Chris Hoofnagle … said notice-and-choice is based on rational choice theory, but consumers don’t always act rationally…. He believes consumers see the words “privacy policies” as seals, i.e., certifications of minimum protections. He favors correcting this by establishing minimum substantive legal standards for anyone who uses the term “privacy policy.”

NSA using Internet ‘cookies’ to find targets

Chris Hoofnagle quoted in Washington Post, December 10, 2013

“On a macro level, ‘we need to track everyone everywhere for advertising’ translates into ‘the government being able to track everyone everywhere,'” said Chris Hoofnagle, a lecturer in residence at the University of California at Berkeley School of Law. “It’s hard to avoid.”

FTC explores risks of native deception, need for labeling

Chris Hoofnagle quoted in Online Media Daily, December 4, 2013

“Really smart people may come to different conclusions about what ‘sponsored’ means,” said Chris Hoofnagle, a lecturer in residence at the University of California, Berkeley, School of Law. Hoofnagle added that he thinks “sponsored by” indicates an arrangement—which was typical on PBS—where a company pays to have its name associated with a show that was created independently. Online, however, “sponsored by” often refers to content that an advertiser has created.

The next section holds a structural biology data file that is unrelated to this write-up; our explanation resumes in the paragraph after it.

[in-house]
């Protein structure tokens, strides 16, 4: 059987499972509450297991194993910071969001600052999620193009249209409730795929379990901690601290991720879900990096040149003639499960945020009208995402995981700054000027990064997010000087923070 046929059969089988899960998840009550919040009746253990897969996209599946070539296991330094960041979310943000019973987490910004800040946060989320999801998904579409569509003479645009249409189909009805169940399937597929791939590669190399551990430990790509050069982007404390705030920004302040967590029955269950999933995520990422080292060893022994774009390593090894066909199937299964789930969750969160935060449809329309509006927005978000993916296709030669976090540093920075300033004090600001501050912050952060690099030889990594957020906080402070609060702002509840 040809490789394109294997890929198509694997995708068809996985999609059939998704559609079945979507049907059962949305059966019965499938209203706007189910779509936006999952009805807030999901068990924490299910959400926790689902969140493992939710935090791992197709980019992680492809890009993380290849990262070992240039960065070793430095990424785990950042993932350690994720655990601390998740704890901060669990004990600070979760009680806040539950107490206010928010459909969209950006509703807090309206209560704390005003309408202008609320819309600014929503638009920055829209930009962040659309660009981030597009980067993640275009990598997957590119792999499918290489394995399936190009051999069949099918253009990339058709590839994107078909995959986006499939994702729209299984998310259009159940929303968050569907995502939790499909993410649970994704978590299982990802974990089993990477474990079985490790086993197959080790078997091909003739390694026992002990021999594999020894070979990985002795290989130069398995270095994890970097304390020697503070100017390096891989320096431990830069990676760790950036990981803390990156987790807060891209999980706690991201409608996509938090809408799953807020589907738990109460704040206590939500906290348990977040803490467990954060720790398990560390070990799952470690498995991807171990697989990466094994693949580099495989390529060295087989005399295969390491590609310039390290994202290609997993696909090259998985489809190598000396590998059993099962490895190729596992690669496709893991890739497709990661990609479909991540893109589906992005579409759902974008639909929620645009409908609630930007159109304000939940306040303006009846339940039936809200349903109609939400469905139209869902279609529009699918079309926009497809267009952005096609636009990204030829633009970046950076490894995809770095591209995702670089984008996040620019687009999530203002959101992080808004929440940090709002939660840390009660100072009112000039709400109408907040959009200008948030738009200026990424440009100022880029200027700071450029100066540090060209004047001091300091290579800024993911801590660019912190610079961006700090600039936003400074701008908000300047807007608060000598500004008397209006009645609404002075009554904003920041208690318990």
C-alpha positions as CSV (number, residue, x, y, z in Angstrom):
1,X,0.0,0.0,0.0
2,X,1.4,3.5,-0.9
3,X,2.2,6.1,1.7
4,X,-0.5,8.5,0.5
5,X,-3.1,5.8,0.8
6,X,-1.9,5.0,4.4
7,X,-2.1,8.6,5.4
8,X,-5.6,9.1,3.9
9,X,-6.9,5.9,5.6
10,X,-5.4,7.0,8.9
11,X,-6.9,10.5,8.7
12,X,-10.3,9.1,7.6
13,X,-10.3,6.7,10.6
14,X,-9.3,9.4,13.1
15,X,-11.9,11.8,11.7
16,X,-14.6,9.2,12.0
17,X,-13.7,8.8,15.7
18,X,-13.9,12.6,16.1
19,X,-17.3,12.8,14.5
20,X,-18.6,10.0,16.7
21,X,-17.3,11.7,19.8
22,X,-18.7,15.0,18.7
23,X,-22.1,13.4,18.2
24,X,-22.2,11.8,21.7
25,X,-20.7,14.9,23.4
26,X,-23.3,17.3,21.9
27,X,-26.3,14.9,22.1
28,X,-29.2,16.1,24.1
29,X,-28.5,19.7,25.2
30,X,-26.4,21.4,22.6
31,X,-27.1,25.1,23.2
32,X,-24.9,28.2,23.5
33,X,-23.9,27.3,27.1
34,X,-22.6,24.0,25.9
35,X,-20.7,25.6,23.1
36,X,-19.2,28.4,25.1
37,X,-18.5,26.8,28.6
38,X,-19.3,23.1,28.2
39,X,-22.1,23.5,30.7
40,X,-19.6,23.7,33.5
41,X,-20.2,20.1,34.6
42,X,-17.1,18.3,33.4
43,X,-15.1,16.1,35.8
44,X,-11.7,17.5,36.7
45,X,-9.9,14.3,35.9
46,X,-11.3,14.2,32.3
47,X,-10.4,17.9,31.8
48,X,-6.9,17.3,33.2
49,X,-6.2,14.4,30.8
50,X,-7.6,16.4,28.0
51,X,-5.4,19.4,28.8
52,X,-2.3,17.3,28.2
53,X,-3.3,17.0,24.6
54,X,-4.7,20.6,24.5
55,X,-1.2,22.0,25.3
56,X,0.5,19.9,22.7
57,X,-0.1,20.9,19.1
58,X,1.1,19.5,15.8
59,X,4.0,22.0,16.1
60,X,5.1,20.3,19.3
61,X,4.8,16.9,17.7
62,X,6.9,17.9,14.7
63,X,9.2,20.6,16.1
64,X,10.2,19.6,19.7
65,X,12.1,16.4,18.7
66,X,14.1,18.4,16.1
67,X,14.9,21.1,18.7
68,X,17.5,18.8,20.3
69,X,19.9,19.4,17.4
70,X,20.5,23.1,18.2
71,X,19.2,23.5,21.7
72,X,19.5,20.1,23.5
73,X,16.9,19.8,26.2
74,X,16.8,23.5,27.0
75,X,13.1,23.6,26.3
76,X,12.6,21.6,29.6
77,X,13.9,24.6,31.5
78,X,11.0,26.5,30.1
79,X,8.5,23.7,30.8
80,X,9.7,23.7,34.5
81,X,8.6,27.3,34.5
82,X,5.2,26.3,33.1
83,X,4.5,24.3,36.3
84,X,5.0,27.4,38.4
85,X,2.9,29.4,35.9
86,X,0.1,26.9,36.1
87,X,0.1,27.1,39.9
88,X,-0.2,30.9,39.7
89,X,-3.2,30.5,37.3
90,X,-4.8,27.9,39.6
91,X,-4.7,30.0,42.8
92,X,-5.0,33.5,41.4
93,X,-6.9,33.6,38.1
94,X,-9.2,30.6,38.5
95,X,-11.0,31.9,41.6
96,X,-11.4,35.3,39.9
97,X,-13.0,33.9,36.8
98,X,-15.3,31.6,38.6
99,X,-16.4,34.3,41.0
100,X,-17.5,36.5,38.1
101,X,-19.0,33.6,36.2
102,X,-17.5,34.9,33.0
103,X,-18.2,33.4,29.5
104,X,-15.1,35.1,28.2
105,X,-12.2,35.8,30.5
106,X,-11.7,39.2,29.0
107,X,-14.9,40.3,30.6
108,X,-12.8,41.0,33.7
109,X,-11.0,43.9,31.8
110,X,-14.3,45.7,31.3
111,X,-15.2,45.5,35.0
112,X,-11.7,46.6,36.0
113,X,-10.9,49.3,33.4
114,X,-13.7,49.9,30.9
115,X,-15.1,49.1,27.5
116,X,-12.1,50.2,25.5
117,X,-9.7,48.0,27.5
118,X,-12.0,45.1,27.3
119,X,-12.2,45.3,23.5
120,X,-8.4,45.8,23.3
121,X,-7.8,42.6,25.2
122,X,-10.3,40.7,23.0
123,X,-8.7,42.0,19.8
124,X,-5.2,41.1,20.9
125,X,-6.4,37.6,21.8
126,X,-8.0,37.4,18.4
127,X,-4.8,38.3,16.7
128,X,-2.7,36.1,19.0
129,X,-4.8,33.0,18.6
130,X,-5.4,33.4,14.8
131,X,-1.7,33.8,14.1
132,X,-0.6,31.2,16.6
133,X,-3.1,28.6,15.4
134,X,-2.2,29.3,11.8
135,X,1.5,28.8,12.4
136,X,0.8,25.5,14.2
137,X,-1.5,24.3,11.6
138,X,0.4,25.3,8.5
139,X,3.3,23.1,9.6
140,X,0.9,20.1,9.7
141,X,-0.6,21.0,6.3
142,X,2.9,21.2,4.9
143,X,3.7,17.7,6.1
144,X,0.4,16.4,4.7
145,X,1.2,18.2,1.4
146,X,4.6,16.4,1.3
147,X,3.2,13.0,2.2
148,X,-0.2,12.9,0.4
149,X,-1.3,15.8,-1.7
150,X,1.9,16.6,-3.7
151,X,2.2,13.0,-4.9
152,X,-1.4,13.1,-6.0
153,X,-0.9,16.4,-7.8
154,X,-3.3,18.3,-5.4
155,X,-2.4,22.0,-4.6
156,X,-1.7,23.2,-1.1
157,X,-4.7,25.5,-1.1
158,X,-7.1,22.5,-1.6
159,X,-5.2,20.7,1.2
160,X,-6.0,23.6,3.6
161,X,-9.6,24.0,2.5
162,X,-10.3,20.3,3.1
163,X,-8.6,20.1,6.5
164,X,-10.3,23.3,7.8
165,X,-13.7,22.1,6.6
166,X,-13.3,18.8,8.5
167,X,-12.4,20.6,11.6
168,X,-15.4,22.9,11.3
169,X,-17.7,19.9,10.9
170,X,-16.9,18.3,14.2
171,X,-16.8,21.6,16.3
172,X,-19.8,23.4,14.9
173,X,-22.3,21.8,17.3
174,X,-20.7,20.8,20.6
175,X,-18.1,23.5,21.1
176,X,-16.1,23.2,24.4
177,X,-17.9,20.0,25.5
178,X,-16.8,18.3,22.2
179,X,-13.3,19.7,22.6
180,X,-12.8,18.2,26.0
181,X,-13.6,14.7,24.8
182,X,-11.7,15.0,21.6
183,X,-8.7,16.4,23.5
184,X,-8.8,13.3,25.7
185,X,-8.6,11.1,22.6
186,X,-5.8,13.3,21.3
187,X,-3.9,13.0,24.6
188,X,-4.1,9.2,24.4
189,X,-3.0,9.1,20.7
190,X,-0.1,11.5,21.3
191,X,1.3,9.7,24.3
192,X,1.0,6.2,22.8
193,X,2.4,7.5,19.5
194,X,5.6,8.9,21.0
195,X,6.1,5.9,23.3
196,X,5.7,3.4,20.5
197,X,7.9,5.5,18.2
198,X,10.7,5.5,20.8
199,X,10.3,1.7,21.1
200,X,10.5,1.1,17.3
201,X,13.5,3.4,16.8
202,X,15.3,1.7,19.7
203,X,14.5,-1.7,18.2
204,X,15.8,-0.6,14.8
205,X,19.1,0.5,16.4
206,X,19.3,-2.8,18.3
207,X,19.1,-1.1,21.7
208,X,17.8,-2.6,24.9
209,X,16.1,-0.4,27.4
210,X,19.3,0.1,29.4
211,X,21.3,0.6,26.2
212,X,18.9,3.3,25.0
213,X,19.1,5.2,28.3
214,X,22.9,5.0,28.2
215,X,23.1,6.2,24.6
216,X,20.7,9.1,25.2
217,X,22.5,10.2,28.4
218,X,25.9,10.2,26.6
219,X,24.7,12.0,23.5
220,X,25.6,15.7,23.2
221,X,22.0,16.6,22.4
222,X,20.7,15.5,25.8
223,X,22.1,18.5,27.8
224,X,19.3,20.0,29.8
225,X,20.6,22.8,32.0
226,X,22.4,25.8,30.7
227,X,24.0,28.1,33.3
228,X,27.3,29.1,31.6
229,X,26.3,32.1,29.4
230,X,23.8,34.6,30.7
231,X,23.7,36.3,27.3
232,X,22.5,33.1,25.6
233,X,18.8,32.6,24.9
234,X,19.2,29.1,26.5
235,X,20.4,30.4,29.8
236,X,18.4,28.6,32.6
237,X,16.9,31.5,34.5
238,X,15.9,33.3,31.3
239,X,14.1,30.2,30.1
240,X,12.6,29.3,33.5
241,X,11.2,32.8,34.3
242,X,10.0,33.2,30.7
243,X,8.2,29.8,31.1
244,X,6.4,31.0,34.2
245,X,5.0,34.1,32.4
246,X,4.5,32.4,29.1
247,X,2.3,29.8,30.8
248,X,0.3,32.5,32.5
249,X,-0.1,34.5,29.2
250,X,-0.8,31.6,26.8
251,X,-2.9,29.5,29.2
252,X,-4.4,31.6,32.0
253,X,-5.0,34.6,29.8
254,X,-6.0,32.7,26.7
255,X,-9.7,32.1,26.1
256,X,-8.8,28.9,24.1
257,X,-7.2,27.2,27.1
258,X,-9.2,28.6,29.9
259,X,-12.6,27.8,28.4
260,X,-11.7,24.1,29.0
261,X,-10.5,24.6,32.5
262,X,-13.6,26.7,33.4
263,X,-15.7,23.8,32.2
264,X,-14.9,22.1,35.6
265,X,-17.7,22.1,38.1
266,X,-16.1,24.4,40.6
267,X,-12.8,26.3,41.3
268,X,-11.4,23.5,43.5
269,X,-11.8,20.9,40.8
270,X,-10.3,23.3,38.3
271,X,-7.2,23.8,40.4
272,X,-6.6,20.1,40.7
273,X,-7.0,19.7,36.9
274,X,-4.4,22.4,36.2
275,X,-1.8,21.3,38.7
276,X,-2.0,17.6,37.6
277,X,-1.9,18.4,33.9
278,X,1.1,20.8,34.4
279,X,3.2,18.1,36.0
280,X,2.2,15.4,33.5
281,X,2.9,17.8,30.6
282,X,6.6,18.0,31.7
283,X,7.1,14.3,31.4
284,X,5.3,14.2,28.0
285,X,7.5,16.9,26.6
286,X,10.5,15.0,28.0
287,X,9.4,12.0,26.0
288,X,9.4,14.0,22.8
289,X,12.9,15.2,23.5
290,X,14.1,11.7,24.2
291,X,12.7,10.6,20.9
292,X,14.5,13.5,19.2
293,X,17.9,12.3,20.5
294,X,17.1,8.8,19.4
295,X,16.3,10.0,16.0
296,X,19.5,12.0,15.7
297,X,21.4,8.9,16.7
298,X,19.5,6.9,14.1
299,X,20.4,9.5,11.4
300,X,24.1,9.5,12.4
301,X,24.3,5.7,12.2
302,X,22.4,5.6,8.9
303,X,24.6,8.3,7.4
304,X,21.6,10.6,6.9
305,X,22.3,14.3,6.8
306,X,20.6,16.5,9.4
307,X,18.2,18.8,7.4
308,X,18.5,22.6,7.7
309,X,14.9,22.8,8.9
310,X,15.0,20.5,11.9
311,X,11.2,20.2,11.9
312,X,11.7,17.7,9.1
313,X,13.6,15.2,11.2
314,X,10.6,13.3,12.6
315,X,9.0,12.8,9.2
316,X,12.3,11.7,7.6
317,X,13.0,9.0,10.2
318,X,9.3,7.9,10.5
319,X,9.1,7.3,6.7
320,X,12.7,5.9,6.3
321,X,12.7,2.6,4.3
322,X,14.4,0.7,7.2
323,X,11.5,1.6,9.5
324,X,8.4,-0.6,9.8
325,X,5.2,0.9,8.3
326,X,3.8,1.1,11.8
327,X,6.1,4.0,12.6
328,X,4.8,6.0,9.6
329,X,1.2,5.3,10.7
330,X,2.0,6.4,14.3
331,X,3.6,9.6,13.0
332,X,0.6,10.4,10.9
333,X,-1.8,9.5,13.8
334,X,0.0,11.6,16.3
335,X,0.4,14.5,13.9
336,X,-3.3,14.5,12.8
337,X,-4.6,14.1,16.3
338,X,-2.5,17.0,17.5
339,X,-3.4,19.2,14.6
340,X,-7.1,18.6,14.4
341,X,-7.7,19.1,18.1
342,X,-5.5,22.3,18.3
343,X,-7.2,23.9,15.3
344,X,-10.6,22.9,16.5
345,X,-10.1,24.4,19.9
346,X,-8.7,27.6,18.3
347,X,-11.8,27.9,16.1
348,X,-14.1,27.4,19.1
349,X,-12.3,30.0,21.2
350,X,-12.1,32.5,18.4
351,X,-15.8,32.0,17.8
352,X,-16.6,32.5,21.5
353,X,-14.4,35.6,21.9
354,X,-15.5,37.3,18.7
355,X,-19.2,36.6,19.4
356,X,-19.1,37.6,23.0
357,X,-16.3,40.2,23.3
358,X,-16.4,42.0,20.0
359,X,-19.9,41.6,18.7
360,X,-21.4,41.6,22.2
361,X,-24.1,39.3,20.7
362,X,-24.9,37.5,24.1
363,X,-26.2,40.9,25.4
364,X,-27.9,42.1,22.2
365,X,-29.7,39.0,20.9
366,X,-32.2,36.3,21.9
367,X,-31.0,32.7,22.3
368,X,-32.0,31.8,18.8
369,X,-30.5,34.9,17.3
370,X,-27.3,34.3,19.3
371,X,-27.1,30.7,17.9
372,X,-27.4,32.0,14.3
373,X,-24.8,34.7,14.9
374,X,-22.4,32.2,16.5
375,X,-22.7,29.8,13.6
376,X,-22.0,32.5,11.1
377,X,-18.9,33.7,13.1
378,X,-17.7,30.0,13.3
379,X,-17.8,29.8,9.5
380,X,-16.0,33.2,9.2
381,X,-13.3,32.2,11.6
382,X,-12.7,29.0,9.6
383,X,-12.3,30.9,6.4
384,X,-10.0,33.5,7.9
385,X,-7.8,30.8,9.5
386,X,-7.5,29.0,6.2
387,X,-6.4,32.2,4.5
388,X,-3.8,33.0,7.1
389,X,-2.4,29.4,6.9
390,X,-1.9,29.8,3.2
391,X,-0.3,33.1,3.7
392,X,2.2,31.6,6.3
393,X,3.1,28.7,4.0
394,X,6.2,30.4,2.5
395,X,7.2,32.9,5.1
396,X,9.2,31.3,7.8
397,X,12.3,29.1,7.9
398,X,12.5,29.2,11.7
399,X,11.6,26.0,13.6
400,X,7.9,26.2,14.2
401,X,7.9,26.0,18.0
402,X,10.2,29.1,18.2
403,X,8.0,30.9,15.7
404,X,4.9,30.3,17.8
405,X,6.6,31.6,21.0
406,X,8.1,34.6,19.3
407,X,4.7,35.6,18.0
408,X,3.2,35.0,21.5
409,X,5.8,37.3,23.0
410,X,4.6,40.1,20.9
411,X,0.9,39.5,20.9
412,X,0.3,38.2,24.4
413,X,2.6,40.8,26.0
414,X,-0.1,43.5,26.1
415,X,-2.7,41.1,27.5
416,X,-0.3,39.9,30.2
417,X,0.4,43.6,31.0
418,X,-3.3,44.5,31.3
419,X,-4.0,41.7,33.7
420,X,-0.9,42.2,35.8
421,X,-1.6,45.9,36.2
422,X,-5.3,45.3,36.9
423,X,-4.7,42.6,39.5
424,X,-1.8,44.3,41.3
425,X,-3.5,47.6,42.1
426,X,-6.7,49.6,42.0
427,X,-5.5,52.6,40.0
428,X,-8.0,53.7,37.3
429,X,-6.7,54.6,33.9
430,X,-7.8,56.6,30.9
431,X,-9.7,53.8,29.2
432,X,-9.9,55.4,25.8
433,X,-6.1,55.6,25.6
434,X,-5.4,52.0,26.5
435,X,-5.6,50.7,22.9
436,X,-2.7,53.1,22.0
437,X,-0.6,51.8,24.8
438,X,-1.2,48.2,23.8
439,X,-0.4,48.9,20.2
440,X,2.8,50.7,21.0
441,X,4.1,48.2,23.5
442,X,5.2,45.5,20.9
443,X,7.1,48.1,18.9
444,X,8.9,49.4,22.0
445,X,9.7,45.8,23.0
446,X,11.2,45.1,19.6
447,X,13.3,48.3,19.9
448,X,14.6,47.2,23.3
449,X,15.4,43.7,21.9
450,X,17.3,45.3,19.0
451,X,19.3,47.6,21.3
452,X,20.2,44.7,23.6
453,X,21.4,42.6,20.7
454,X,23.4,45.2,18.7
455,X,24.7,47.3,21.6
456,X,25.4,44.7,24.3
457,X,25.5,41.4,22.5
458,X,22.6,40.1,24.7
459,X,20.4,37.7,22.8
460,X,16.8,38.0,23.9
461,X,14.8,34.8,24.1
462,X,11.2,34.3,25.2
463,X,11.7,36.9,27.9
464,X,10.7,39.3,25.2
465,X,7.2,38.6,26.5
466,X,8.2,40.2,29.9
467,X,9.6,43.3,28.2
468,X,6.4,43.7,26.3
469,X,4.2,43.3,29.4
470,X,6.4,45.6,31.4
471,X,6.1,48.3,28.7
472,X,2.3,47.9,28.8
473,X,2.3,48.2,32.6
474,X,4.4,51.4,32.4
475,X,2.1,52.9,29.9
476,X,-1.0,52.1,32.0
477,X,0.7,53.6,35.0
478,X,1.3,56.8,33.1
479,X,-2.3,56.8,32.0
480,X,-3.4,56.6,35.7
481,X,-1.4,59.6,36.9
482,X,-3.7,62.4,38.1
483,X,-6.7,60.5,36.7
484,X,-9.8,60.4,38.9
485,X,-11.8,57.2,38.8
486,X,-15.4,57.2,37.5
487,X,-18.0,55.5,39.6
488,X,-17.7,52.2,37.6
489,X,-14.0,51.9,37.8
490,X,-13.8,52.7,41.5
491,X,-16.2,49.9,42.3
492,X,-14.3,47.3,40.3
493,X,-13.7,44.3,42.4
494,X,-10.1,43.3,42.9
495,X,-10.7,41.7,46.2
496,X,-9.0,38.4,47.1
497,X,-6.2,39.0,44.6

Advertisers scared as Internet giants look to cut cookies out of their diets

Christopher Hoofnagle interviewed by Marketplace, November 8, 2013